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Creating a folder icon in InkScape CREATING A FOLDER ICON IN INKSCAPE This tutorial will teach you how to Rate Topic: -----

#1 VulcanDesign   User is offline

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Posted 13 December 2009 - 08:17 PM

This tutorial will teach you how to make a simple folder icon in Inkscape. To understand this tutorial, you will need at least a basic understanding of how Inkscape works and the basic tools.
1) The basic shapes
2) Editing the nodes and colors
3) Creating the paper
4) Shadowing

The first step in this process is to create the basic shapes for the folder. For this folder icon, you will need 4 main shapes that will become the back of the folder, the front, and the tab. Notice only three things? To make the folder icon look more polished, we will make the bottom edges square, and round the top edges rounded – something which Inkscape is not capable of doing in one shape without a lot of fussing. OK, on to creating the shapes. First, set the default color of your objects to black – this removes difficulty later on. Next, resize your document to 500x500 pixels (File>Document Properties>Custom Size) – I will be naming sizes in this tutorial, and it will be easier to follow if your document is the right size. Now make a 300x300 square, and reposition it to 0X 0Y; make sure the corners are not rounded.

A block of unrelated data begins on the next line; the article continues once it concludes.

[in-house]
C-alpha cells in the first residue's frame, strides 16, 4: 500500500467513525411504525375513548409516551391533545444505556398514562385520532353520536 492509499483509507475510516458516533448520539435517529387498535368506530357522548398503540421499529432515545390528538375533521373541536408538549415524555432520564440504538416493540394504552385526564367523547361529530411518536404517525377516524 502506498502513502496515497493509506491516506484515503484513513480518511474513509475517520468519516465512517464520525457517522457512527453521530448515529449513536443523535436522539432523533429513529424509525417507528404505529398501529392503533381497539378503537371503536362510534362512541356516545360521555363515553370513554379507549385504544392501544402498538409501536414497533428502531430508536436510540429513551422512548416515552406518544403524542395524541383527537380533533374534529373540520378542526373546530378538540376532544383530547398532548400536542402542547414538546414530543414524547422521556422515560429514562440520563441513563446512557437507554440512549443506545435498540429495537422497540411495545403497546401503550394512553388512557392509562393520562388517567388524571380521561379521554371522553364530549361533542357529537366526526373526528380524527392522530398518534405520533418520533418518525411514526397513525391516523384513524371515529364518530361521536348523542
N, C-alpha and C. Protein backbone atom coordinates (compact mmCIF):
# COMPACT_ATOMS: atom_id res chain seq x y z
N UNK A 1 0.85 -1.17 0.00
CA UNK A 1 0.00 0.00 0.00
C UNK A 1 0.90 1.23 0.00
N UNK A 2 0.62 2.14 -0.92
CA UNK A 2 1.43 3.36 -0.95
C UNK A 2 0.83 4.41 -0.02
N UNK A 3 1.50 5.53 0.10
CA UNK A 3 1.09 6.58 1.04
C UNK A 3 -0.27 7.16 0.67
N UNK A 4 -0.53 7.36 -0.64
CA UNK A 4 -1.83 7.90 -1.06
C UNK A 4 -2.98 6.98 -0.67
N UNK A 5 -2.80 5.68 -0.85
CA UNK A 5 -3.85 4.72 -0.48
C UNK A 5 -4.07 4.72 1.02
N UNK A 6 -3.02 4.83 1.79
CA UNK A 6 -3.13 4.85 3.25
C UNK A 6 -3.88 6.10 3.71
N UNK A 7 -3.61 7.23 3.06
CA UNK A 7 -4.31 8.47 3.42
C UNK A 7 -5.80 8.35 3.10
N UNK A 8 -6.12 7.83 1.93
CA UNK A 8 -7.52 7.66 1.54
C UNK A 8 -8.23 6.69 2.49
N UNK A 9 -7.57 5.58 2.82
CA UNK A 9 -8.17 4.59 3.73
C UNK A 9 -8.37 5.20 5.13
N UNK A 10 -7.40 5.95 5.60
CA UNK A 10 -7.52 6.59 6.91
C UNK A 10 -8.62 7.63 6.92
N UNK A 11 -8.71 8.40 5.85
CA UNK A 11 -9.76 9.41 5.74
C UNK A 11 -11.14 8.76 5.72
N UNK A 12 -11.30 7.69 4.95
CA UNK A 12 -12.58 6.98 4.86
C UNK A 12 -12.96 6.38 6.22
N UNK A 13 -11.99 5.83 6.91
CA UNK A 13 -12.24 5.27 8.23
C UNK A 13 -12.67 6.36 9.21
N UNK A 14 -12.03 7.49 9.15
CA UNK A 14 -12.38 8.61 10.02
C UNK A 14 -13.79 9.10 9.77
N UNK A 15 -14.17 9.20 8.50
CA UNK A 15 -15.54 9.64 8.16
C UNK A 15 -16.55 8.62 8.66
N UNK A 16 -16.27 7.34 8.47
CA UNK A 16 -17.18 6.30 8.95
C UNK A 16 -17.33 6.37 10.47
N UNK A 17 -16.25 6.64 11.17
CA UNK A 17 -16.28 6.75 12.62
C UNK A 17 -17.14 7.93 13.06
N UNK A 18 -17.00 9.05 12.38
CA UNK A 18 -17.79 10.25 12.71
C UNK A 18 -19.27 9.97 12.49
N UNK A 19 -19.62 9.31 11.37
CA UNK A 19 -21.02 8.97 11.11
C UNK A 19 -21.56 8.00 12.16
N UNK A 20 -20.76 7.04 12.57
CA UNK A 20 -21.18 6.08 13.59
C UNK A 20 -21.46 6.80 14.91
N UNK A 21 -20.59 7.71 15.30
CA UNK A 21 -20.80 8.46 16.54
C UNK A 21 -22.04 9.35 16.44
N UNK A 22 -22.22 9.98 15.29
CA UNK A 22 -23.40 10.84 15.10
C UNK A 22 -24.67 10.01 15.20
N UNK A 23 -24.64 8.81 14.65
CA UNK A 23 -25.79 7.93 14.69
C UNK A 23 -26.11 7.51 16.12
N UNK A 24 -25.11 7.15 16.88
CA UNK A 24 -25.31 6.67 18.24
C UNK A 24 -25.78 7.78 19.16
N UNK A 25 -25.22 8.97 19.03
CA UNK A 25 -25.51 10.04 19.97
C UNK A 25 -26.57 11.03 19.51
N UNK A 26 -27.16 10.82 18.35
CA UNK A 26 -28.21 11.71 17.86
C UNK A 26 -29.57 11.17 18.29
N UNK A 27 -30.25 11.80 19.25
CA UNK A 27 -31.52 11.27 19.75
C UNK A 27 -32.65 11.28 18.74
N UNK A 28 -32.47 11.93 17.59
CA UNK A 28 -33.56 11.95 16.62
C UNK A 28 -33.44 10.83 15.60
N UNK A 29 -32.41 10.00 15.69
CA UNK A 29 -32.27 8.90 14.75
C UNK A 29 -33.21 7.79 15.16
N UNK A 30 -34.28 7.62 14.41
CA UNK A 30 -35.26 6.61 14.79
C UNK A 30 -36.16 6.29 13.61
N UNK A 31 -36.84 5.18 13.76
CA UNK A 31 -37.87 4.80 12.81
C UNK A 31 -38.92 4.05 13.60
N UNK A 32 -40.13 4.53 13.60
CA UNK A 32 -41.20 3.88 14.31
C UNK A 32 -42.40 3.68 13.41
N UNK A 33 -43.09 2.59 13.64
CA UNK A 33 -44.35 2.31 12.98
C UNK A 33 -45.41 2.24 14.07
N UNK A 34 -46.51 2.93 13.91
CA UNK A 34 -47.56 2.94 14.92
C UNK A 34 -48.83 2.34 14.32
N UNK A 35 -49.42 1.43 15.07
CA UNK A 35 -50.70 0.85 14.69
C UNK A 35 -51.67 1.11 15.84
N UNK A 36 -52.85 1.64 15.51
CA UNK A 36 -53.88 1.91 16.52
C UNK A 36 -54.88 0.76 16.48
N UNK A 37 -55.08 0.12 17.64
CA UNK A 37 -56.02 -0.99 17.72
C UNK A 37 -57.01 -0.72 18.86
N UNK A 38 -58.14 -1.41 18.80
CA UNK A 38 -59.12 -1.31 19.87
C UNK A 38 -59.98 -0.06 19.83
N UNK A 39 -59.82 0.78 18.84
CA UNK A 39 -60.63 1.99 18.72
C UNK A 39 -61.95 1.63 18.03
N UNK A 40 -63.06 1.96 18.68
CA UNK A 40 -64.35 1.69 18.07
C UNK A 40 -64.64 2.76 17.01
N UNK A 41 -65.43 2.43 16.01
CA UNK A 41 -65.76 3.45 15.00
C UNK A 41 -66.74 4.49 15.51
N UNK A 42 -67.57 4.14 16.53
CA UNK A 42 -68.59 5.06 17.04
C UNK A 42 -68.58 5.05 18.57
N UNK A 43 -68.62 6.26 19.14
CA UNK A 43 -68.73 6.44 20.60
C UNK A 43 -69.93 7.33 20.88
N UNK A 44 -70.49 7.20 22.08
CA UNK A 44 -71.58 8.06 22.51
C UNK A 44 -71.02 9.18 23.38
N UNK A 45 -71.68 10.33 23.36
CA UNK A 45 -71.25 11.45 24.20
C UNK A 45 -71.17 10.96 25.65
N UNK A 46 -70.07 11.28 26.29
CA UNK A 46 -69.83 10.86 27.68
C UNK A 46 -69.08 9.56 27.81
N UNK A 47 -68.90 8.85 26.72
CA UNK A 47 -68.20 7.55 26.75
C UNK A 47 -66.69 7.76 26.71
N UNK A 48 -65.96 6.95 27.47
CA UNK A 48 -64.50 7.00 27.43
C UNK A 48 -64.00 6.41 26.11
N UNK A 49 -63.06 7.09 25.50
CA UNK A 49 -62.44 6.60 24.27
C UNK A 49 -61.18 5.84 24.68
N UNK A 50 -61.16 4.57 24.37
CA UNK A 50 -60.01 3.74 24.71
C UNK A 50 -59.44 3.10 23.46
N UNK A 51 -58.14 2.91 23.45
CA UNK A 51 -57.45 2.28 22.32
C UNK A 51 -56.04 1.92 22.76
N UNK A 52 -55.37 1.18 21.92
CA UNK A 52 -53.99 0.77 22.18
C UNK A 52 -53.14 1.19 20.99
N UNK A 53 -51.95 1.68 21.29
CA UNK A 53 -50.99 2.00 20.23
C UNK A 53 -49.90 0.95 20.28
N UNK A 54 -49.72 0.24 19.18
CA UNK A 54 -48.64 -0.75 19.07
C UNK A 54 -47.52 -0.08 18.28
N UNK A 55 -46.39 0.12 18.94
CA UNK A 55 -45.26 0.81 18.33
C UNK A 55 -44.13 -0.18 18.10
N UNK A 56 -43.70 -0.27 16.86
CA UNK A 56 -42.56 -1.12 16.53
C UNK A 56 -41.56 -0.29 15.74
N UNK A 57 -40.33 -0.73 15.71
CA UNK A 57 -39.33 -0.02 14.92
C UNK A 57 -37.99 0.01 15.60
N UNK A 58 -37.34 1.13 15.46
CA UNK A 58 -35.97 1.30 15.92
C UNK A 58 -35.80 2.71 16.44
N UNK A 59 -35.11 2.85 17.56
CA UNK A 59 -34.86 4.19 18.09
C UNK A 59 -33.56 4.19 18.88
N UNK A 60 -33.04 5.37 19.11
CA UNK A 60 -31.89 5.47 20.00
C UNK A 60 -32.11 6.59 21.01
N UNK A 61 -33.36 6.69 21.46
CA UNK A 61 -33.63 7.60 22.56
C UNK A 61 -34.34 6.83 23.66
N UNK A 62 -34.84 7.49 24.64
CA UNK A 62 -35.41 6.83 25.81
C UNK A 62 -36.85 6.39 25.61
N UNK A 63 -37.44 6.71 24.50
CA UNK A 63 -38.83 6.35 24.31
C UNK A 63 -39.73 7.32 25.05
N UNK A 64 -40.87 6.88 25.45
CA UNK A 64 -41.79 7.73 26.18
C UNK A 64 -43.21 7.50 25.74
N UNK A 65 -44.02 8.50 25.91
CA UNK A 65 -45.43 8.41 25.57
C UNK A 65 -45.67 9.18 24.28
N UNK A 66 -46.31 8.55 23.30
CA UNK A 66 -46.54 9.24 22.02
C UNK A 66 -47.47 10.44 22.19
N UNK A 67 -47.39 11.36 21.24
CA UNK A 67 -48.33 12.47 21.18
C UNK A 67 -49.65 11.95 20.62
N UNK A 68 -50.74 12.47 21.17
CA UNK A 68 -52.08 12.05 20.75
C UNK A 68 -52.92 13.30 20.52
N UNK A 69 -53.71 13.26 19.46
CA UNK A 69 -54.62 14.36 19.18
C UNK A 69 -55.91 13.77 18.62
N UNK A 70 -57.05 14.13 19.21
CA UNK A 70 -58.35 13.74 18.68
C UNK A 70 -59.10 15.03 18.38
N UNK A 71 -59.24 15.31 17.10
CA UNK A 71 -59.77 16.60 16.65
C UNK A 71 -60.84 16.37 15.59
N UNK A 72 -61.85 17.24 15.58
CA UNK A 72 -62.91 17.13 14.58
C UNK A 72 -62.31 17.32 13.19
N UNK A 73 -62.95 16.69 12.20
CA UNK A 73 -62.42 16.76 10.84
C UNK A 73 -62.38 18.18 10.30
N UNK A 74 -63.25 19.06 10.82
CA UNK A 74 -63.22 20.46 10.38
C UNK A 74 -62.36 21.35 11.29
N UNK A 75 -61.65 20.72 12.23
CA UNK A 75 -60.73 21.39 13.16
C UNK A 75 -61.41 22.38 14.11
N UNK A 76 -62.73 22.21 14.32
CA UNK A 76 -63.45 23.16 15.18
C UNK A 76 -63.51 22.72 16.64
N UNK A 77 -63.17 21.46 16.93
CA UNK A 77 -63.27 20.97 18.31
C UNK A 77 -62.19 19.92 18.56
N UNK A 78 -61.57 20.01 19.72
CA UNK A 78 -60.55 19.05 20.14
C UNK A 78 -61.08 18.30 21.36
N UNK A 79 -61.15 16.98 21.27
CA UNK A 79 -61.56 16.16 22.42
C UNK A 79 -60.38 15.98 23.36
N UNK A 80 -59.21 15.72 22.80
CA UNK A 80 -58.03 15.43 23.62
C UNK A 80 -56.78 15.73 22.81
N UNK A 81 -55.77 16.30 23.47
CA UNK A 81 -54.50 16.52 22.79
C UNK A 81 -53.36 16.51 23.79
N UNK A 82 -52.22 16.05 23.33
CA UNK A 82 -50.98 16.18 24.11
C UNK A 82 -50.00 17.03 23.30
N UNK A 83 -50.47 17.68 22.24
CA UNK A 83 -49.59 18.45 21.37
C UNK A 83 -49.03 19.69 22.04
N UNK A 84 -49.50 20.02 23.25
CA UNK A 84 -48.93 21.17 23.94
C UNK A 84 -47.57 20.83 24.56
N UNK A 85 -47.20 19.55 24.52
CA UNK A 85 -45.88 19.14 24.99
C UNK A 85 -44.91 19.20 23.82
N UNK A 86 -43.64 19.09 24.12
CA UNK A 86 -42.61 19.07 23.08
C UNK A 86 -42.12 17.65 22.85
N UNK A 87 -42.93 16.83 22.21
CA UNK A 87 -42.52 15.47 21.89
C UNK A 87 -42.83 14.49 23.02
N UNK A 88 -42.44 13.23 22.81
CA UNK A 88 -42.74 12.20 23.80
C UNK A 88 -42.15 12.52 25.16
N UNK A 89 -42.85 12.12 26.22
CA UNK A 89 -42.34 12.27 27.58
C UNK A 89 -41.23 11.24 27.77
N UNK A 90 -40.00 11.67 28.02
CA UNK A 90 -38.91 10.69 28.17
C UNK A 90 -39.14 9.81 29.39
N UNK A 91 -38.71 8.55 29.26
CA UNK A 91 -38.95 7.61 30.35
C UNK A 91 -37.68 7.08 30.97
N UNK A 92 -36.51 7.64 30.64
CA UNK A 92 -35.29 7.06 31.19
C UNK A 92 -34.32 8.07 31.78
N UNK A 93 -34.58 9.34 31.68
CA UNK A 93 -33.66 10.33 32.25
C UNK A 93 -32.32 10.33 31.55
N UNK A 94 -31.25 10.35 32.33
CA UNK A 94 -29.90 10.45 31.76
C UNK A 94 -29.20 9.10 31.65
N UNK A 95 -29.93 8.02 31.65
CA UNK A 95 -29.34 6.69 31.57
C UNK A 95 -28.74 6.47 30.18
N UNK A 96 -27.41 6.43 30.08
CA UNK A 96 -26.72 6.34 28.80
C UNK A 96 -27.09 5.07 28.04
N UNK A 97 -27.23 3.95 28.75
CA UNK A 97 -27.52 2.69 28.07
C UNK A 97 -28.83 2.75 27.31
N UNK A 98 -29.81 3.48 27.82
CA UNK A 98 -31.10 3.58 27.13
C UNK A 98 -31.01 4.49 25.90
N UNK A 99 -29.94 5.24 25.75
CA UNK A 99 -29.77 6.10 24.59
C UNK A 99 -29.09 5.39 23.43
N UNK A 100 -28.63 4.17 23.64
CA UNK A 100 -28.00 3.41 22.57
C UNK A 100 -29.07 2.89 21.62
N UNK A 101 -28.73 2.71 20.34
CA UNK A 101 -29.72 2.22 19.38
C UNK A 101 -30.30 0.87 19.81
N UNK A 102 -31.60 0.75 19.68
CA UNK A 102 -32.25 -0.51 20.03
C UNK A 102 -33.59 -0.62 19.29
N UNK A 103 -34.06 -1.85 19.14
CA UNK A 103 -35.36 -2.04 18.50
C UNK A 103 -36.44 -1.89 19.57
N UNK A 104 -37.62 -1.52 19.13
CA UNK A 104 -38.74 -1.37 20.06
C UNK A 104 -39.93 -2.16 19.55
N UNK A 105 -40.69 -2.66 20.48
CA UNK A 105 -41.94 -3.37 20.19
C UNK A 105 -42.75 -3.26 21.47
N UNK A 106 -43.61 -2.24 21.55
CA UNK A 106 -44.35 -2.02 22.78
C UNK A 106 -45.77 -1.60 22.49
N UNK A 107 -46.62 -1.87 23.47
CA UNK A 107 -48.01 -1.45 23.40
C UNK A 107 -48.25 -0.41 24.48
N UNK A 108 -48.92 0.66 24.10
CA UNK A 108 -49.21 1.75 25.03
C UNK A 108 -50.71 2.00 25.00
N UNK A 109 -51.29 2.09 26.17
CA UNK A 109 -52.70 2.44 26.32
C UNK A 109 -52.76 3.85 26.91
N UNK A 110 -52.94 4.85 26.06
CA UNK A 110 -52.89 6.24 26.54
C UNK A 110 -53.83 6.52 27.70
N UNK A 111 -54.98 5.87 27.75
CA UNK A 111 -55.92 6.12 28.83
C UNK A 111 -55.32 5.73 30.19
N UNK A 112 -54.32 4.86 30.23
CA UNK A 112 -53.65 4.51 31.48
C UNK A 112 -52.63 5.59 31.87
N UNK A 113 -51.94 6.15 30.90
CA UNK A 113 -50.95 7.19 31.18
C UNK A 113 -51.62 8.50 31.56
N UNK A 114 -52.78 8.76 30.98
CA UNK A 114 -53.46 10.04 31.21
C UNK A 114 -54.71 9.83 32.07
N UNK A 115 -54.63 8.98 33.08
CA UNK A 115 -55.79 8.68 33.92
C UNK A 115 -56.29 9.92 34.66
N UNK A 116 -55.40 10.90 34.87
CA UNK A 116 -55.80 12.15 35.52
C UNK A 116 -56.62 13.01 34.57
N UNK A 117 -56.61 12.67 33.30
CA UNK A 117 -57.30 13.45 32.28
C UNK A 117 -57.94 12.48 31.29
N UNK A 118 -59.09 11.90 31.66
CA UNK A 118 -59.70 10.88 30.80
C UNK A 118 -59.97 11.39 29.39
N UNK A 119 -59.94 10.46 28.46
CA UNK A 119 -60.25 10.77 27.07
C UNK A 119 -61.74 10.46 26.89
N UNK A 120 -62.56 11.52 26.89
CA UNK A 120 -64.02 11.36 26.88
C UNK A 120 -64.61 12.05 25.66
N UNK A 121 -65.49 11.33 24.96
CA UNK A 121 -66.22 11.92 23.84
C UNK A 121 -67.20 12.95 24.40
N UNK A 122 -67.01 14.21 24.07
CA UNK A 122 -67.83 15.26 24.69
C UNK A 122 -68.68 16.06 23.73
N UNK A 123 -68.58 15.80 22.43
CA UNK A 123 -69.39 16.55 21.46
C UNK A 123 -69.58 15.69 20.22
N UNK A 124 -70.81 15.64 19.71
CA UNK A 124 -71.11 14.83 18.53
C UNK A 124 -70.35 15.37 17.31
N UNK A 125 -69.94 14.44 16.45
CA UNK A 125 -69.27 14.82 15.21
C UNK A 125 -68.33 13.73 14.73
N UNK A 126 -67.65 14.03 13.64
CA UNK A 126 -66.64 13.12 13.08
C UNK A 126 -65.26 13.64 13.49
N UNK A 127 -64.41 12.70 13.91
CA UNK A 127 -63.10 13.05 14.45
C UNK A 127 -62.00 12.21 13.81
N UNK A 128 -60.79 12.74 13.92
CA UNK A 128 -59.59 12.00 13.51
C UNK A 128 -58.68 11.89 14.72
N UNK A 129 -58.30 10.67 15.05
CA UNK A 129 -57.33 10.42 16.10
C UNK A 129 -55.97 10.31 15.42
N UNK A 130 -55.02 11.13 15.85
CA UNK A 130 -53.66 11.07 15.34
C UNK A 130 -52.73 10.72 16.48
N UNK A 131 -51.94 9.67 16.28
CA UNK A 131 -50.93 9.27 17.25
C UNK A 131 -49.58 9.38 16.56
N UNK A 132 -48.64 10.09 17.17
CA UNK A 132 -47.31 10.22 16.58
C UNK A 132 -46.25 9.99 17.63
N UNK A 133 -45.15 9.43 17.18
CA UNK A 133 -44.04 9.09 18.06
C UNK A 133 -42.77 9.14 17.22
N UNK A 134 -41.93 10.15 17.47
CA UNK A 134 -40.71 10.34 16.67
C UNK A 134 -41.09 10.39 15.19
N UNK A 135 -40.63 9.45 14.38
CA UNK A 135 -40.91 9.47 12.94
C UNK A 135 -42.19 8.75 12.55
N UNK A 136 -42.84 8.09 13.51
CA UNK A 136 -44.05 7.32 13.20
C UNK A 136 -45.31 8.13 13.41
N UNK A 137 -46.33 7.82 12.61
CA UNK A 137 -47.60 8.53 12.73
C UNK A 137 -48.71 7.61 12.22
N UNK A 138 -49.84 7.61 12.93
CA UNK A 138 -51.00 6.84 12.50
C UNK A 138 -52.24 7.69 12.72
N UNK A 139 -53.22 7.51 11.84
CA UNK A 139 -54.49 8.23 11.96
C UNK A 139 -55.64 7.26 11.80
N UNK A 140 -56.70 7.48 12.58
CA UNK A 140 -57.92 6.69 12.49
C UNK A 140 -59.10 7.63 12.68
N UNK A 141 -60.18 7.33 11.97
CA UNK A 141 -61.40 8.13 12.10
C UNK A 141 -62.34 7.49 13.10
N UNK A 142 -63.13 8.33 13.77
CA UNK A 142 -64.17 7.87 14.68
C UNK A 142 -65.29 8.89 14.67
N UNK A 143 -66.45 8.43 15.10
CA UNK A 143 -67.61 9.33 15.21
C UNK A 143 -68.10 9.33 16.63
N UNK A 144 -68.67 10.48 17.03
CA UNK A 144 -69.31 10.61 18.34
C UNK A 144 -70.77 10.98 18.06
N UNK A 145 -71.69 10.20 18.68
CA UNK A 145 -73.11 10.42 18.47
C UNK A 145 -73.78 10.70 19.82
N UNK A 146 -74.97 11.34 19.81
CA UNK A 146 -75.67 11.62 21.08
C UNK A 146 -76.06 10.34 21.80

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Next, duplicate square, and move it away from the first square to make it easier to edit. Give it well-rounded corners with the node tool. You want the second shape with rounded corners to look like it is a part of the first shape, so we want to align it – move it back to 0X 47.5Y.
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Next, duplicate both shapes and drag off to a different area of the screen (separately). You will need these shapes for later. Then, select the shapes at 0X 0Y (shift+click on both objects) and make a union (Path>Union). This combines them into one object and path. Now return to the objects you duplicated and dragged off; first, select the square with the rounded corners, and resize it to W: 150, H: 62. Finally, position it at 25X 316Y.